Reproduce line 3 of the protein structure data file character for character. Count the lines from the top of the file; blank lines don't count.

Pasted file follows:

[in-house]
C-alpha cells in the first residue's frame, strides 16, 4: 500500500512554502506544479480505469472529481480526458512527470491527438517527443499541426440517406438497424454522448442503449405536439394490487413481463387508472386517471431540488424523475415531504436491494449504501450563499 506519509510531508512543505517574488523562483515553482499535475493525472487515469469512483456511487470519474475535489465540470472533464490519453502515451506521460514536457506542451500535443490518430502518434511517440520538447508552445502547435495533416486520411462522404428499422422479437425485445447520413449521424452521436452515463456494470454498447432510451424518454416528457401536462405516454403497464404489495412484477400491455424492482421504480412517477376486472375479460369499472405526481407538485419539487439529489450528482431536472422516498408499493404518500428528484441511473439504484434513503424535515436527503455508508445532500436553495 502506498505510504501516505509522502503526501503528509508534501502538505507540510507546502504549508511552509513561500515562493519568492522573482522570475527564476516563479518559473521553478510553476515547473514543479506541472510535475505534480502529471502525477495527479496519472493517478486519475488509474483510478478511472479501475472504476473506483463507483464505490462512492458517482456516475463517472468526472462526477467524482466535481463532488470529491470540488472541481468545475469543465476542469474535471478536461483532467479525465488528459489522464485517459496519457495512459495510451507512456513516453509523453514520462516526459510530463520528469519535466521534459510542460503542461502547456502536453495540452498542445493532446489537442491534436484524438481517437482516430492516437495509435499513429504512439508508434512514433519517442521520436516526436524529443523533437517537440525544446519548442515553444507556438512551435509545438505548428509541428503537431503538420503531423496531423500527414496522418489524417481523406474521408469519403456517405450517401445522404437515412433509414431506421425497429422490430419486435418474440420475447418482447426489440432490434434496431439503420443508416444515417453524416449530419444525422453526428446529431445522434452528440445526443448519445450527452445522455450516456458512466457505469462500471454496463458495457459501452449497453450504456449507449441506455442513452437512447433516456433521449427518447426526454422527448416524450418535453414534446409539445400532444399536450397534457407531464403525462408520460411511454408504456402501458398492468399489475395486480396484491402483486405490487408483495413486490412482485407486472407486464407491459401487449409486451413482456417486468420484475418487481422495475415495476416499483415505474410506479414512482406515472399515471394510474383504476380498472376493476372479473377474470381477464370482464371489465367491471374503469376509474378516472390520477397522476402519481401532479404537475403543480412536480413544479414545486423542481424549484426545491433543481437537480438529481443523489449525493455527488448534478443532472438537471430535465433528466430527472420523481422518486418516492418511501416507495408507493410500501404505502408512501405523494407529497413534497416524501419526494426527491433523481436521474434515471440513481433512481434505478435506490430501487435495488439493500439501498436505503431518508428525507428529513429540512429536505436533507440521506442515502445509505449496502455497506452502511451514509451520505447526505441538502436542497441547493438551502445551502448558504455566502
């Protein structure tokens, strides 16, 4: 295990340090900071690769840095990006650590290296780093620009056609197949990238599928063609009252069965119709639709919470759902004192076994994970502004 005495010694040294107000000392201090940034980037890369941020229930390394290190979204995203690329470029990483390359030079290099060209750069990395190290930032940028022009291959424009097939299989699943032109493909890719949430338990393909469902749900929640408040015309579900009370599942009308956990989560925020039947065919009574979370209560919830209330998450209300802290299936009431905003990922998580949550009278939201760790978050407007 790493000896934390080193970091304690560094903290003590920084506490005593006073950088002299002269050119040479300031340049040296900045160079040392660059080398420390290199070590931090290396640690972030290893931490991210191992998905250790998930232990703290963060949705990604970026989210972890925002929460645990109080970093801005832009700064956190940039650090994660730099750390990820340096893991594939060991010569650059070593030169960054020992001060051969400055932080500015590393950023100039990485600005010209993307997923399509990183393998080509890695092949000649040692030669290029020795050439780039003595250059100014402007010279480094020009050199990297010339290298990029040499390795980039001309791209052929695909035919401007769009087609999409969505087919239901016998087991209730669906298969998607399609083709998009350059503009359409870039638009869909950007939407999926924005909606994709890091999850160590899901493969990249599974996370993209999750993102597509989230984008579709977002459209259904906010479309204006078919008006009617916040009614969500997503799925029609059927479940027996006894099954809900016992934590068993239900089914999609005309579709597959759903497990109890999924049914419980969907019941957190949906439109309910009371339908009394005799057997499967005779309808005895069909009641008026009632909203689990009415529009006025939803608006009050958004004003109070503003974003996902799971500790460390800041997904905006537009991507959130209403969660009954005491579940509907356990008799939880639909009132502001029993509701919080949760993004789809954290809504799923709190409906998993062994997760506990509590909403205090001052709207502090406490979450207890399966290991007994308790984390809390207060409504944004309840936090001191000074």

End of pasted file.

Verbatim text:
């Protein structure tokens, strides 16, 4: 295990340090900071690769840095990006650590290296780093620009056609197949990238599928063609009252069965119709639709919470759902004192076994994970502004 005495010694040294107000000392201090940034980037890369941020229930390394290190979204995203690329470029990483390359030079290099060209750069990395190290930032940028022009291959424009097939299989699943032109493909890719949430338990393909469902749900929640408040015309579900009370599942009308956990989560925020039947065919009574979370209560919830209330998450209300802290299936009431905003990922998580949550009278939201760790978050407007 790493000896934390080193970091304690560094903290003590920084506490005593006073950088002299002269050119040479300031340049040296900045160079040392660059080398420390290199070590931090290396640690972030290893931490991210191992998905250790998930232990703290963060949705990604970026989210972890925002929460645990109080970093801005832009700064956190940039650090994660730099750390990820340096893991594939060991010569650059070593030169960054020992001060051969400055932080500015590393950023100039990485600005010209993307997923399509990183393998080509890695092949000649040692030669290029020795050439780039003595250059100014402007010279480094020009050199990297010339290298990029040499390795980039001309791209052929695909035919401007769009087609999409969505087919239901016998087991209730669906298969998607399609083709998009350059503009359409870039638009869909950007939407999926924005909606994709890091999850160590899901493969990249599974996370993209999750993102597509989230984008579709977002459209259904906010479309204006078919008006009617916040009614969500997503799925029609059927479940027996006894099954809900016992934590068993239900089914999609005309579709597959759903497990109890999924049914419980969907019941957190949906439109309910009371339908009394005799057997499967005779309808005895069909009641008026009632909203689990009415529009006025939803608006009050958004004003109070503003974003996902799971500790460390800041997904905006537009991507959130209403969660009954005491579940509907356990008799939880639909009132502001029993509701919080949760993004789809954290809504799923709190409906998993062994997760506990509590909403205090001052709207502090406490979450207890399966290991007994308790984390809390207060409504944004309840936090001191000074």